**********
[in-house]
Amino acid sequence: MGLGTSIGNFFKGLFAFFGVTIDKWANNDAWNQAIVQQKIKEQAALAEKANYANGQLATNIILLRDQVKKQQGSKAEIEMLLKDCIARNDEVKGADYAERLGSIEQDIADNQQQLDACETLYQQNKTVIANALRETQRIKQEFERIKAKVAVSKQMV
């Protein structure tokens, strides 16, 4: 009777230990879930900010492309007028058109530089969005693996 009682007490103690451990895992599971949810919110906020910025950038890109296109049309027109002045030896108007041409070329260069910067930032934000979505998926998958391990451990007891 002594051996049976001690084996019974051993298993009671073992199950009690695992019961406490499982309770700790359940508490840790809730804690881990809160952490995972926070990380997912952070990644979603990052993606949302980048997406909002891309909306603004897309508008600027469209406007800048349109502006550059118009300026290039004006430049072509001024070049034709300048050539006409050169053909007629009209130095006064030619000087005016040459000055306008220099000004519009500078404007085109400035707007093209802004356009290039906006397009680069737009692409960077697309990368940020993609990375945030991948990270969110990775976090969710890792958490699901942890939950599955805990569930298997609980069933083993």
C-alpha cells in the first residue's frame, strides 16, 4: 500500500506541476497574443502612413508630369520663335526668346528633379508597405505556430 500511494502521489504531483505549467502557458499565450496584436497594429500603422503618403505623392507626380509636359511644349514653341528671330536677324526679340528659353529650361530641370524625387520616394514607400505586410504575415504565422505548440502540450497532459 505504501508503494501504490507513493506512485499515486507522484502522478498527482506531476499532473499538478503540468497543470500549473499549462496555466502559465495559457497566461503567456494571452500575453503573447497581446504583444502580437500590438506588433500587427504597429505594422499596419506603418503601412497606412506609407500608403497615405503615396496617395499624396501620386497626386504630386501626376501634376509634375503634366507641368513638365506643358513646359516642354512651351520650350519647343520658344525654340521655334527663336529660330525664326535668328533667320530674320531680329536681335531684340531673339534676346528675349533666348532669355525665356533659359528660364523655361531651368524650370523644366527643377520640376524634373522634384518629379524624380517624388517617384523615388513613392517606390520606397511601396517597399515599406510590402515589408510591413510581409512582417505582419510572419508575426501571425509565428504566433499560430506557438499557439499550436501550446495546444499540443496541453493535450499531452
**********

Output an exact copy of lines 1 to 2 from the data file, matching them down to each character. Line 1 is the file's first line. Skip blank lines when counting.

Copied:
[in-house]
Amino acid sequence: MGLGTSIGNFFKGLFAFFGVTIDKWANNDAWNQAIVQQKIKEQAALAEKANYANGQLATNIILLRDQVKKQQGSKAEIEMLLKDCIARNDEVKGADYAERLGSIEQDIADNQQQLDACETLYQQNKTVIANALRETQRIKQEFERIKAKVAVSKQMV